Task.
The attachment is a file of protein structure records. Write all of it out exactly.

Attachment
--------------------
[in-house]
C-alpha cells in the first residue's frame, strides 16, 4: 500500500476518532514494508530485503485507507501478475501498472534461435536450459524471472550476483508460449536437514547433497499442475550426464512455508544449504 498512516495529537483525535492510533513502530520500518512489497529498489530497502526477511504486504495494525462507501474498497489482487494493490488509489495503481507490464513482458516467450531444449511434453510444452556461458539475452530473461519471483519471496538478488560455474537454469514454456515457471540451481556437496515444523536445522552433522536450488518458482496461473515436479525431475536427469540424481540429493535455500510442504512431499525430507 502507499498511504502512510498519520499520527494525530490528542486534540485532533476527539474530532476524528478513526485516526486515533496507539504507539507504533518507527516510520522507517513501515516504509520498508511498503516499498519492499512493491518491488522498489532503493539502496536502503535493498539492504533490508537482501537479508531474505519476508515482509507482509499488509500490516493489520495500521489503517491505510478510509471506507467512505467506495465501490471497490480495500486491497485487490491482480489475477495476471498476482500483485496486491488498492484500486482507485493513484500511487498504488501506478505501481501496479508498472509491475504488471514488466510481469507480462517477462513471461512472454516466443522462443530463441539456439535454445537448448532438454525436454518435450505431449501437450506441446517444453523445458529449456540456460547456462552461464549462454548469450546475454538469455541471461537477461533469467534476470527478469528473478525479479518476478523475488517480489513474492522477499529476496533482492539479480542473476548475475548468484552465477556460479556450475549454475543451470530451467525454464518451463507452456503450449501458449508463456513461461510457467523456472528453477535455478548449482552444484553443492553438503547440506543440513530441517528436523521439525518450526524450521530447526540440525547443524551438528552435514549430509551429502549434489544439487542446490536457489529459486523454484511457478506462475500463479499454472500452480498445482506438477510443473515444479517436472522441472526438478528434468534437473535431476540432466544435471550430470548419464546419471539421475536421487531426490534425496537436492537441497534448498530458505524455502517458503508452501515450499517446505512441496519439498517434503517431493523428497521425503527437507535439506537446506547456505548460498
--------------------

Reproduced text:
[in-house]
C-alpha cells in the first residue's frame, strides 16, 4: 500500500476518532514494508530485503485507507501478475501498472534461435536450459524471472550476483508460449536437514547433497499442475550426464512455508544449504 498512516495529537483525535492510533513502530520500518512489497529498489530497502526477511504486504495494525462507501474498497489482487494493490488509489495503481507490464513482458516467450531444449511434453510444452556461458539475452530473461519471483519471496538478488560455474537454469514454456515457471540451481556437496515444523536445522552433522536450488518458482496461473515436479525431475536427469540424481540429493535455500510442504512431499525430507 502507499498511504502512510498519520499520527494525530490528542486534540485532533476527539474530532476524528478513526485516526486515533496507539504507539507504533518507527516510520522507517513501515516504509520498508511498503516499498519492499512493491518491488522498489532503493539502496536502503535493498539492504533490508537482501537479508531474505519476508515482509507482509499488509500490516493489520495500521489503517491505510478510509471506507467512505467506495465501490471497490480495500486491497485487490491482480489475477495476471498476482500483485496486491488498492484500486482507485493513484500511487498504488501506478505501481501496479508498472509491475504488471514488466510481469507480462517477462513471461512472454516466443522462443530463441539456439535454445537448448532438454525436454518435450505431449501437450506441446517444453523445458529449456540456460547456462552461464549462454548469450546475454538469455541471461537477461533469467534476470527478469528473478525479479518476478523475488517480489513474492522477499529476496533482492539479480542473476548475475548468484552465477556460479556450475549454475543451470530451467525454464518451463507452456503450449501458449508463456513461461510457467523456472528453477535455478548449482552444484553443492553438503547440506543440513530441517528436523521439525518450526524450521530447526540440525547443524551438528552435514549430509551429502549434489544439487542446490536457489529459486523454484511457478506462475500463479499454472500452480498445482506438477510443473515444479517436472522441472526438478528434468534437473535431476540432466544435471550430470548419464546419471539421475536421487531426490534425496537436492537441497534448498530458505524455502517458503508452501515450499517446505512441496519439498517434503517431493523428497521425503527437507535439506537446506547456505548460498